Halloween

Paul Moody / Flickr

The solar eclipse that crossed America from coast to coast was a once in a lifetime experience. All over Idaho, cities in the path of totality held events to celebrate the occasion. While crowds weren’t as big as expected, one event in Cascade failed to launch. The man behind that venture is back attempting another festival.

Rodger / Flickr

Fall is here, and with the cool, long nights and crisp days, thoughts are turning to the holidays. Leading the charge of fall occasions is Halloween. It’s the time for cobwebs, costumes and of course, candy.

Samantha Wright / Boise State Public Radio

A Halloween activity growing in popularity is that of cemetery tours. These guided tours are designed not only to provide a little scare, but usually include a lot of history about the cemetery and the people buried there.

Preservation Idaho, which works to preserve historic sites in the state, is hosting a tour Sunday of Boise's Cloverdale Cemetery. It’s known for its resident swans and a group of reindeer which live on the premises.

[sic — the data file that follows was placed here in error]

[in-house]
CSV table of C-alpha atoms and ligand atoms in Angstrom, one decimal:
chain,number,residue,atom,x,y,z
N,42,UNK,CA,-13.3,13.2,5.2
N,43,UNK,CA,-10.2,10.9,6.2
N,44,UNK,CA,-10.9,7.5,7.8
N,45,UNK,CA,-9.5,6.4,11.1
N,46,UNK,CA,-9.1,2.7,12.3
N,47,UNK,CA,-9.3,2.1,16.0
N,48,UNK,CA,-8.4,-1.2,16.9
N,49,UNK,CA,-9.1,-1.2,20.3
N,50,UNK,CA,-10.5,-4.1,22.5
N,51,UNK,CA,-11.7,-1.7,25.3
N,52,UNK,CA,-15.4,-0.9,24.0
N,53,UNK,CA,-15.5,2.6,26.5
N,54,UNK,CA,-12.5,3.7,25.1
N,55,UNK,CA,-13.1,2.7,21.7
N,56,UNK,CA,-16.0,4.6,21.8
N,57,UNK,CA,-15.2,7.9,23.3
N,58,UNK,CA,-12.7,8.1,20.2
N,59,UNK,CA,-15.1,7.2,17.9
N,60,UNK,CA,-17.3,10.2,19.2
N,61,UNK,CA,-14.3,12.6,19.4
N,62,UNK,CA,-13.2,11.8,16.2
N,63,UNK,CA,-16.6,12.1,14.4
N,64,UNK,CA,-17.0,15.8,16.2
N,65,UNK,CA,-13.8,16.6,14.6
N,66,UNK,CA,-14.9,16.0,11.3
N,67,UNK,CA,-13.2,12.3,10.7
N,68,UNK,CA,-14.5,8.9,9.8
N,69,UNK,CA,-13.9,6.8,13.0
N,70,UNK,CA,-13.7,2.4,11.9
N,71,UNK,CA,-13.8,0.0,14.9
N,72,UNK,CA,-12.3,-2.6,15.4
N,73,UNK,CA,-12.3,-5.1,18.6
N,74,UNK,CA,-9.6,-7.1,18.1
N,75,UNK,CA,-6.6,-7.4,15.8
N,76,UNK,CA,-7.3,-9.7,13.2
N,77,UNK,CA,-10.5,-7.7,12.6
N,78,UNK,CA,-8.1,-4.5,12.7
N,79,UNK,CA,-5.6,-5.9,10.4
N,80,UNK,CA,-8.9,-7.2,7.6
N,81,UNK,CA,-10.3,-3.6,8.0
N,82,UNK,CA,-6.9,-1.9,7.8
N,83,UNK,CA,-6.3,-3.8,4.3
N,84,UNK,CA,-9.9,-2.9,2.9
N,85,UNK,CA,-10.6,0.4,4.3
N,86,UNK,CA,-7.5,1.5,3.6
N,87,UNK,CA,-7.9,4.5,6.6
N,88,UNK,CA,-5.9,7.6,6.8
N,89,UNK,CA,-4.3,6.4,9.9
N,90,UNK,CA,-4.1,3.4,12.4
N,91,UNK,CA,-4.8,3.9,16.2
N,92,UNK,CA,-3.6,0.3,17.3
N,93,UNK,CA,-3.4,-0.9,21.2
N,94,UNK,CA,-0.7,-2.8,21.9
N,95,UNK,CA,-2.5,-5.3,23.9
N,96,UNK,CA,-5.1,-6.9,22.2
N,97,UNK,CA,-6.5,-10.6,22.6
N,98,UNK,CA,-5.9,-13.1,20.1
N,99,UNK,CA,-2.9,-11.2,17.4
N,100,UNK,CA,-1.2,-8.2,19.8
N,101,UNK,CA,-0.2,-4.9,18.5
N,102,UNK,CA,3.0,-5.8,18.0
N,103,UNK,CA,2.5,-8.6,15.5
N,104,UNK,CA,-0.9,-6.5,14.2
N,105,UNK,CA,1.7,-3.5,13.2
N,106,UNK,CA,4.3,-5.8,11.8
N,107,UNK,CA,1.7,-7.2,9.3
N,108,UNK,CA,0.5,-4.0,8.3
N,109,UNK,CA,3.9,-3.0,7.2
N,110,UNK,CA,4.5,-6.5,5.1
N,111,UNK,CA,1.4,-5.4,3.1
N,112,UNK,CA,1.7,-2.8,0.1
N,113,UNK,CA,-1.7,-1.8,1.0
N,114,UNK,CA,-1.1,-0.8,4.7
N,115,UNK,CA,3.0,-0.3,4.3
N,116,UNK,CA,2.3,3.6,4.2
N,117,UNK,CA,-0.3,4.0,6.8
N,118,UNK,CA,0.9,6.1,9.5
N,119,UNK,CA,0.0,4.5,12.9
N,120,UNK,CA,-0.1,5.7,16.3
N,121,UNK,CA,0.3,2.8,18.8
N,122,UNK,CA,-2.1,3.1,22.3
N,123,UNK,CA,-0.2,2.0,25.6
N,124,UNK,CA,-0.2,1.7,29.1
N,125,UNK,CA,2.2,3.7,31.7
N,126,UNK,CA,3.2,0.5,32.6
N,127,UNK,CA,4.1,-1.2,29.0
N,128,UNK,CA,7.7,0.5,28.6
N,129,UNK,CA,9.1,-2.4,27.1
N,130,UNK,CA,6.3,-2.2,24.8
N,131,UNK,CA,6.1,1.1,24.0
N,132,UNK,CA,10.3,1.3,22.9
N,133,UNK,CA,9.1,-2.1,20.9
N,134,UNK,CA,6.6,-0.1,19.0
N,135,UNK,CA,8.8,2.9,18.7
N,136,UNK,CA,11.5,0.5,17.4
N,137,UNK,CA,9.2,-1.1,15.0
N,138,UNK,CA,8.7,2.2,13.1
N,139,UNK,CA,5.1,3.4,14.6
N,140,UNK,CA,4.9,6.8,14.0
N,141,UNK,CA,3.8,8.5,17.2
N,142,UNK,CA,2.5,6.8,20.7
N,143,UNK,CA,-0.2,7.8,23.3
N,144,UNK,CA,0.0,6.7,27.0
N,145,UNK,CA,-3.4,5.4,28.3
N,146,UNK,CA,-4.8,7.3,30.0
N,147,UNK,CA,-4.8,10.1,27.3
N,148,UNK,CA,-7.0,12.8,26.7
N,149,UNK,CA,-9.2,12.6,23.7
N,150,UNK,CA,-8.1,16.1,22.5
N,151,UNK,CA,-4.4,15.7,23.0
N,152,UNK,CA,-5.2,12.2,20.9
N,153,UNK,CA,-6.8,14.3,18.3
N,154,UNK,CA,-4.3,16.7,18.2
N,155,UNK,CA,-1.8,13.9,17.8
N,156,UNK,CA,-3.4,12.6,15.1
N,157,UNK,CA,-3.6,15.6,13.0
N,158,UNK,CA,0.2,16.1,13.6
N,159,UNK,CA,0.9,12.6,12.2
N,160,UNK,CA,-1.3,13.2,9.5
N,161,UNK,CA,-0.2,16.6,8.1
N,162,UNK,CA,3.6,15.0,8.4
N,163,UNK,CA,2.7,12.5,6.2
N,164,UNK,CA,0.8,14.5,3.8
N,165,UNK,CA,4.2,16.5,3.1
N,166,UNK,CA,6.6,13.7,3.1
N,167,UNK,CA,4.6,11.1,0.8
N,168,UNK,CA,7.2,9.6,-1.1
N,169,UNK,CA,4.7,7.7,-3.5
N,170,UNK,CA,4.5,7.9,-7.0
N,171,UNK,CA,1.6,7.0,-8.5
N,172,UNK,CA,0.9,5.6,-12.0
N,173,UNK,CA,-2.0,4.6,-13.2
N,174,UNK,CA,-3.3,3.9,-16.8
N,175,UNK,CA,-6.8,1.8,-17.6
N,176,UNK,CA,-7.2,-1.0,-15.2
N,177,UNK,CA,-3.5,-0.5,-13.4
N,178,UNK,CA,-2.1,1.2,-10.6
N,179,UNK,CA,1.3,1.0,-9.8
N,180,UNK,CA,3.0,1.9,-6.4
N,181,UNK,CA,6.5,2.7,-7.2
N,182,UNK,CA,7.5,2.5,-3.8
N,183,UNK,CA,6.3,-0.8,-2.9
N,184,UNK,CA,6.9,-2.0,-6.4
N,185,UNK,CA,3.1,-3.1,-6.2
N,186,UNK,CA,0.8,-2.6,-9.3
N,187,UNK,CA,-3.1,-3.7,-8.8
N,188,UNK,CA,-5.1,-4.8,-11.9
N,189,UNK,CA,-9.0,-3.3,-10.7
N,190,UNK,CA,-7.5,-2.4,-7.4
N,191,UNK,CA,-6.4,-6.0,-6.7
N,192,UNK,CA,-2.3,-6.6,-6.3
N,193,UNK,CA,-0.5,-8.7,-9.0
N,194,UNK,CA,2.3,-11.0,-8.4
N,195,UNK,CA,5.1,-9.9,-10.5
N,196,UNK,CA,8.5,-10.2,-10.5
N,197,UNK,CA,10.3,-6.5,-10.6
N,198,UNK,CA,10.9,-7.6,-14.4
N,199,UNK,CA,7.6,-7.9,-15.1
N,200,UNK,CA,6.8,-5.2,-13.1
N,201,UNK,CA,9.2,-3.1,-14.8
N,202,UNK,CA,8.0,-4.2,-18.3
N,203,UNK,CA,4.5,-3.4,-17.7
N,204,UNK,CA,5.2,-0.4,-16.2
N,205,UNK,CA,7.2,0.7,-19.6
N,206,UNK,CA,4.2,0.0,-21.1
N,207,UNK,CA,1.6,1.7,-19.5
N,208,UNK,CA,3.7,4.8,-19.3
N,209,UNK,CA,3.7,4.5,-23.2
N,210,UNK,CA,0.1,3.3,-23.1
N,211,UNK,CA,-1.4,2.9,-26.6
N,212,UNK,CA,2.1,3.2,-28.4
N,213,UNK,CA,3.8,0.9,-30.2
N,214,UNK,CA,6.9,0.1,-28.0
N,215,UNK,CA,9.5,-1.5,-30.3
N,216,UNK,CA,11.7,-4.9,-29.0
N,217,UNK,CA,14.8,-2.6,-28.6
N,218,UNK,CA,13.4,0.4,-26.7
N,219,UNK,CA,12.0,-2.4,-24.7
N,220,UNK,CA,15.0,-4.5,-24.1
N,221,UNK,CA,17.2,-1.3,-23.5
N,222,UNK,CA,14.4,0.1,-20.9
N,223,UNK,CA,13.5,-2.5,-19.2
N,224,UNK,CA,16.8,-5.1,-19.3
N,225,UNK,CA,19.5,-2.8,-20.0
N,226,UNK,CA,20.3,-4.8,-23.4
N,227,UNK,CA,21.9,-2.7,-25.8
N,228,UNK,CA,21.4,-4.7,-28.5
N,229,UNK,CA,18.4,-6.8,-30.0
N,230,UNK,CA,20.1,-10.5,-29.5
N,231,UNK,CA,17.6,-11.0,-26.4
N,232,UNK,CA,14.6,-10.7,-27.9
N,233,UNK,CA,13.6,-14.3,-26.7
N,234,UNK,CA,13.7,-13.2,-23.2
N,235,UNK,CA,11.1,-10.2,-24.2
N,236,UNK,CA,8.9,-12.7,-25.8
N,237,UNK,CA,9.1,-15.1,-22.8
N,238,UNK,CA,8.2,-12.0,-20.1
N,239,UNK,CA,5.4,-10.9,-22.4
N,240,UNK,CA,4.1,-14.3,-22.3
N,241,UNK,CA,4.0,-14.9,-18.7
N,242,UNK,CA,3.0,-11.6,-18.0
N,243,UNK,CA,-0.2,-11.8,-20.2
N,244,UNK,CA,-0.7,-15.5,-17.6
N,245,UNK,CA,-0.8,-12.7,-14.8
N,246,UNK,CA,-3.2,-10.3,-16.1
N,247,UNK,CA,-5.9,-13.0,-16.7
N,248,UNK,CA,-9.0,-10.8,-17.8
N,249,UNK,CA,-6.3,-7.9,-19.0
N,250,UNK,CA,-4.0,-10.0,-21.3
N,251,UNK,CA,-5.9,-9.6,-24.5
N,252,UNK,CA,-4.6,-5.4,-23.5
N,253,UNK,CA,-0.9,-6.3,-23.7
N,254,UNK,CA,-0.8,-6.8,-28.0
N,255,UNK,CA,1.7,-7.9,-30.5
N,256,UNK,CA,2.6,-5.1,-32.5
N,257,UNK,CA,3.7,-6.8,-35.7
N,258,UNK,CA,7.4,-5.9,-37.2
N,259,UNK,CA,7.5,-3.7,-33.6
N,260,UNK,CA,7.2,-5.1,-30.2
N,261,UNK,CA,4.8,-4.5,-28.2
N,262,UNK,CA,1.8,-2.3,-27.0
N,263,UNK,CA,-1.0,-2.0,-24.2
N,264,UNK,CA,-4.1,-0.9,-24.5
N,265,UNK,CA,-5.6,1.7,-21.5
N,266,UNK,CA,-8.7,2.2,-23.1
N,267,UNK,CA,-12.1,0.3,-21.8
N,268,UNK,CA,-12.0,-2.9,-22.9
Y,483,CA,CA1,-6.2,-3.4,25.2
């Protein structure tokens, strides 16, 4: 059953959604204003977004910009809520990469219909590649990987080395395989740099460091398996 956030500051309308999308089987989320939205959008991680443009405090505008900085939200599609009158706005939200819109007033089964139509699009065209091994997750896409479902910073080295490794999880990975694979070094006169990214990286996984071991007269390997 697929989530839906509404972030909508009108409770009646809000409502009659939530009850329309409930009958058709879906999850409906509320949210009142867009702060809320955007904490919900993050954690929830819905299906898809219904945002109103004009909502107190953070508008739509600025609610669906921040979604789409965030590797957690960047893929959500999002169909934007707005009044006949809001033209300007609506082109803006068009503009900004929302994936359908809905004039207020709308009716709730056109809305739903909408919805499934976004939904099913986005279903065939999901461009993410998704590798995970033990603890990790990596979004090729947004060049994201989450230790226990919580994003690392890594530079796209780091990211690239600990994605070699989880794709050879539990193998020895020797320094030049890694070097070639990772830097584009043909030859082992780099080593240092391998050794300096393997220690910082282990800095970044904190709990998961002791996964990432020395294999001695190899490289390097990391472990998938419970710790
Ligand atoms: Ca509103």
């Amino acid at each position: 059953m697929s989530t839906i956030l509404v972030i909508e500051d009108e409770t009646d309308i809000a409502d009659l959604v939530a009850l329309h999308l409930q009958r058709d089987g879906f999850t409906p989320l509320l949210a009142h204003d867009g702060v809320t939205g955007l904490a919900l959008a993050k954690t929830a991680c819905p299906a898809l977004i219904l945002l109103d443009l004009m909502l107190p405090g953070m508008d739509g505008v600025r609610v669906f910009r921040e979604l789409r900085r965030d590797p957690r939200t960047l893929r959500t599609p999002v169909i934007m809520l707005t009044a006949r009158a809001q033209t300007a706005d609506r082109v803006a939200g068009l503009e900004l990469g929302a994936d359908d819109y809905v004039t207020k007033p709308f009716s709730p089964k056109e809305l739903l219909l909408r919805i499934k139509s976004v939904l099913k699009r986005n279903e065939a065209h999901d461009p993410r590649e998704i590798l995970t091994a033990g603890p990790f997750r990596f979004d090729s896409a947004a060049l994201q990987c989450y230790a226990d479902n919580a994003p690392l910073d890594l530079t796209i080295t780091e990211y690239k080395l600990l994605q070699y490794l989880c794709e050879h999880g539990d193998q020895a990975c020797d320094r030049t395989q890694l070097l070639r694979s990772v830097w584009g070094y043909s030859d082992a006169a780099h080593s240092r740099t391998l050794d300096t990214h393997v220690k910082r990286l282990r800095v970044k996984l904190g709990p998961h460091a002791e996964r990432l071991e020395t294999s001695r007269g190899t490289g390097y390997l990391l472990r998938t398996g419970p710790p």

Nat Tung / Flickr Creative Commons

It’s almost that time of year, where you give out handfuls of candy to young trick or treaters. But what kind of candy is the most popular?

Turns out, Idaho’s number one Halloween candy is … candy corn. Apparently it’s a big hit according to CandyStore.com.

Yes, there is a place on the internet where you can buy pounds of candy for Halloween, or any other occasion. CandyStore.com has been around since 2007.

Phil Sedgwick / Courtesy Concordia School of Law

Warning: This is the most "Public Radio" Halloween story possible.

Andrew Kim, a professor at Concordia University School of Law in Boise wrote a paper that will be published in an upcoming edition of the Savannah Law Review. What does that have to do with Halloween? Well, the paper is about law on the TV show The Walking Dead.

The Walking Dead is about survivors of a zombie apocalypse who battle the undead as well as fight other people over scarce resources. It’s both popular and gruesome but Kim thinks it reveals a lot about the rule of law versus the rule of nature.

Adam Cotterell / Boise State Public Radio

Some neighborhoods see a lot more trick-or-treaters than others Halloween night. One of the busiest Halloween hotspots is Boise’s Harrison Boulevard.

We caught up with Harrison homeowner Scott Petersen as he was painting the walkway to his front door with a rectangular sponge attached to a handle.

“At the moment we’re actually creating our yellow brick road," Petersen says. "I found this little tool at Home Depot and my girlfriend found the paint, which is washable, which is critical.”